Research by psychology professors Richard G. Tedeschi and Lawrence Calhoun shows that not only do we have the ability to grow through the challenges of our life, what they call post-traumatic growth, but the benefits of doing so include improved relationships, new possibilities for our lives, a greater appreciation for life, a greater sense of personal strength, and spiritual development. Not bad rewards, I’d say.
So how do we cultivate resilience? Psychology professor George Bonnano of Columbia and other resiliency experts say it comes from a combination of five factors:
- A commitment to finding meaning in what’s happening to you
- A belief in your capacity to create a positive future
- The willingness to grow
- The choice to laugh
- Practicing gratefulness
How can you put these into practice right now? When I work with myself or someone else who’s going through a change they are struggling with, I always ask: What could possibly be right about this? That helps us find meaning and to grow. Positive psychologists call it “creative construing,” the ability to assign a meaning to what we’re going through.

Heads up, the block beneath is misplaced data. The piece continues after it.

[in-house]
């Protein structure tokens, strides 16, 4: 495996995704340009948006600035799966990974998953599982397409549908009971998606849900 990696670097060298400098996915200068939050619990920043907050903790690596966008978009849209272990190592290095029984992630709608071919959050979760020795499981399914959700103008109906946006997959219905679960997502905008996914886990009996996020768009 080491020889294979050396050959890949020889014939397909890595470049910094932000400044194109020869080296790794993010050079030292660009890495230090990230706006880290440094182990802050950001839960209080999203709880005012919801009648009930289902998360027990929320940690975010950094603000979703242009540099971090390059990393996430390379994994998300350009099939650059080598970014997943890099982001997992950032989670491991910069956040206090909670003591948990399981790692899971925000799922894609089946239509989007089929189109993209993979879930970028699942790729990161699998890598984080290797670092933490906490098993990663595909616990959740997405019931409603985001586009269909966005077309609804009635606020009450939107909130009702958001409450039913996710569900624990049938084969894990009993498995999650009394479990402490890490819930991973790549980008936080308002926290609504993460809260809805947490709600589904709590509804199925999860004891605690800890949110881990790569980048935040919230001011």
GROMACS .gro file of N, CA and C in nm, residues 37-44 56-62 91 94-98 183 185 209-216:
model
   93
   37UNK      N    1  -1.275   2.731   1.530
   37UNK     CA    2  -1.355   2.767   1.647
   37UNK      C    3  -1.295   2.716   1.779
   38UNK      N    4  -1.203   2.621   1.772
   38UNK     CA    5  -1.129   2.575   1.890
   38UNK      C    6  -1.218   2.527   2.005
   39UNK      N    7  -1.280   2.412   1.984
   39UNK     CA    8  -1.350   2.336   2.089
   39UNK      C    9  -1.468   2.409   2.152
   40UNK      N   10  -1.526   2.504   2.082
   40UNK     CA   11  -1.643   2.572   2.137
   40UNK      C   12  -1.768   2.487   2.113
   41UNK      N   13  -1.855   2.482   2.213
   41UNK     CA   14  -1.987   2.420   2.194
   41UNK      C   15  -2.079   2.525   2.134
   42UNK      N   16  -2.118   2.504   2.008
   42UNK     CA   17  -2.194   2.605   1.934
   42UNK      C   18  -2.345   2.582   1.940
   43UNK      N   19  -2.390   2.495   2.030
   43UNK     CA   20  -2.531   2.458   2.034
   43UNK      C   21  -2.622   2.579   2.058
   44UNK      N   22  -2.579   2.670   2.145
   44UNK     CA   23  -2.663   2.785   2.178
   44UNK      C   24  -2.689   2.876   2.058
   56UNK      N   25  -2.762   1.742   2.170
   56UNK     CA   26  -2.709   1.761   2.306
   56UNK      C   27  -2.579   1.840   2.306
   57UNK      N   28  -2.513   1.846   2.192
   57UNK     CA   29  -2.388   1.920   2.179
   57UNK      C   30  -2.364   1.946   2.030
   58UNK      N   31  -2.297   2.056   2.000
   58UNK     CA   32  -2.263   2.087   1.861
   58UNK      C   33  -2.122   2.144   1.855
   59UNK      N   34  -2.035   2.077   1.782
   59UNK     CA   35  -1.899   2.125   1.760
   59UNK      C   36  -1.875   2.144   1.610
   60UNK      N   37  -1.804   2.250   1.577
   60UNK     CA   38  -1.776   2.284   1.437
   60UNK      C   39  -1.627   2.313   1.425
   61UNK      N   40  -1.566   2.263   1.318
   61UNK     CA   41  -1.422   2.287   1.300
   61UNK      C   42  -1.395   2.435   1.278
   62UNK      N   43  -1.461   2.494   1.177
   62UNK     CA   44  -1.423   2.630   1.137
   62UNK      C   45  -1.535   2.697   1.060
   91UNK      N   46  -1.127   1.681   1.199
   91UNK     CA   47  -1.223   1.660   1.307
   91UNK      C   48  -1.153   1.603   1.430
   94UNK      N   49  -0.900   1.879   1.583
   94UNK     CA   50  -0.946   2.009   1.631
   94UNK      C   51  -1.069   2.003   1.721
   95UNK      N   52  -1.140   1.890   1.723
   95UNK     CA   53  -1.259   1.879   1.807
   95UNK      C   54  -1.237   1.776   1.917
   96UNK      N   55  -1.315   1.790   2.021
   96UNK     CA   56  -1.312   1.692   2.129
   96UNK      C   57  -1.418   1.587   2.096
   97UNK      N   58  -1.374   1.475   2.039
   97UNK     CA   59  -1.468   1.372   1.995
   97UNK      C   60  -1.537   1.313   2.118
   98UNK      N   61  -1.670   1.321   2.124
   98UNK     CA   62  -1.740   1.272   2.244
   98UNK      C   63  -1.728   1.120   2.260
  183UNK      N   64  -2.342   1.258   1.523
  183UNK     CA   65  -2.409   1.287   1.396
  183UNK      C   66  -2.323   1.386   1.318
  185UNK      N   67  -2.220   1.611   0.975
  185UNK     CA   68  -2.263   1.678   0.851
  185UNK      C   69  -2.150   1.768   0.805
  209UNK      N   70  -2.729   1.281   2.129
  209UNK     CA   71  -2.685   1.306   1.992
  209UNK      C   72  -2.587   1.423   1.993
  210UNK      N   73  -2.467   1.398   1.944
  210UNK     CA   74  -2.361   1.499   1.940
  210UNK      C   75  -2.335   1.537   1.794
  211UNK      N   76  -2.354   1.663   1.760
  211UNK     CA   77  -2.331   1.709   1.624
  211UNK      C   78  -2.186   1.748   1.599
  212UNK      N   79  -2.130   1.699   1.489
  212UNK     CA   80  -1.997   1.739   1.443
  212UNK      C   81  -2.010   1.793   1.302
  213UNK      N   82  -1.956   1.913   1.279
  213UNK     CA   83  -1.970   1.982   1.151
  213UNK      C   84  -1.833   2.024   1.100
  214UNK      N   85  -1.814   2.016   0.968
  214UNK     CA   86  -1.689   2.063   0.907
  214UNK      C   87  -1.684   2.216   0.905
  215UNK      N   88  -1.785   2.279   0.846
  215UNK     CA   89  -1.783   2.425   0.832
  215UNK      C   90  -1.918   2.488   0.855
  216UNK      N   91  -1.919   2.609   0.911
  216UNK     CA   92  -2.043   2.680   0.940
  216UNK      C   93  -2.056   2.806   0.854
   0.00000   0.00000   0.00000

Next, make sure you tell yourself a story that includes not just the past and the present but a possible future: I know I am having challenges now, but in the future things will be easier. This gives us hope [see my earlier blogs on the importance of hope] and something positive to work toward.
Next, whether with friends or funny movies, and books, please find ways and places to laugh as often as possible.
Finally, to increase your thankfulness, try the other question I always ask when things are hard: what in my life or myself can I be truly grateful for right now? As an author of books on gratitude, I’ve been awed by its power to uplift and focus us on what is still right, good, and whole in our lives. But it only works if we allow ourselves to feel in our hearts what we honestly appreciate, not what we think we should feel thankful for.
The other day, I was introduced via mail to a seventeen-year-old named Lauren. Lauren has lived in twelve different foster homes since she was eight. When she moves from place to place, her possessions fit in one plastic trash bag. She’s about to “age out” of the California foster system, with no place to live, no money, no job. But she’s happy nonetheless. Because when she was ten, she lived with Mommy Jean. Mommy Jean gave Lauren a rock and told her to carry it always in her pocket. Each time she felt it, she was to think of something she was grateful for. Every day since, no matter where she lives, Lauren’s been touching that rock and finding things to be grateful for.
The man who shared Lauren’s story sent me a small rock for my pocket. If I could, I would hand one to you right now. Not only to help you practice gratitude. But to remind you that, like Lauren, you can survive the changes life hurls your way.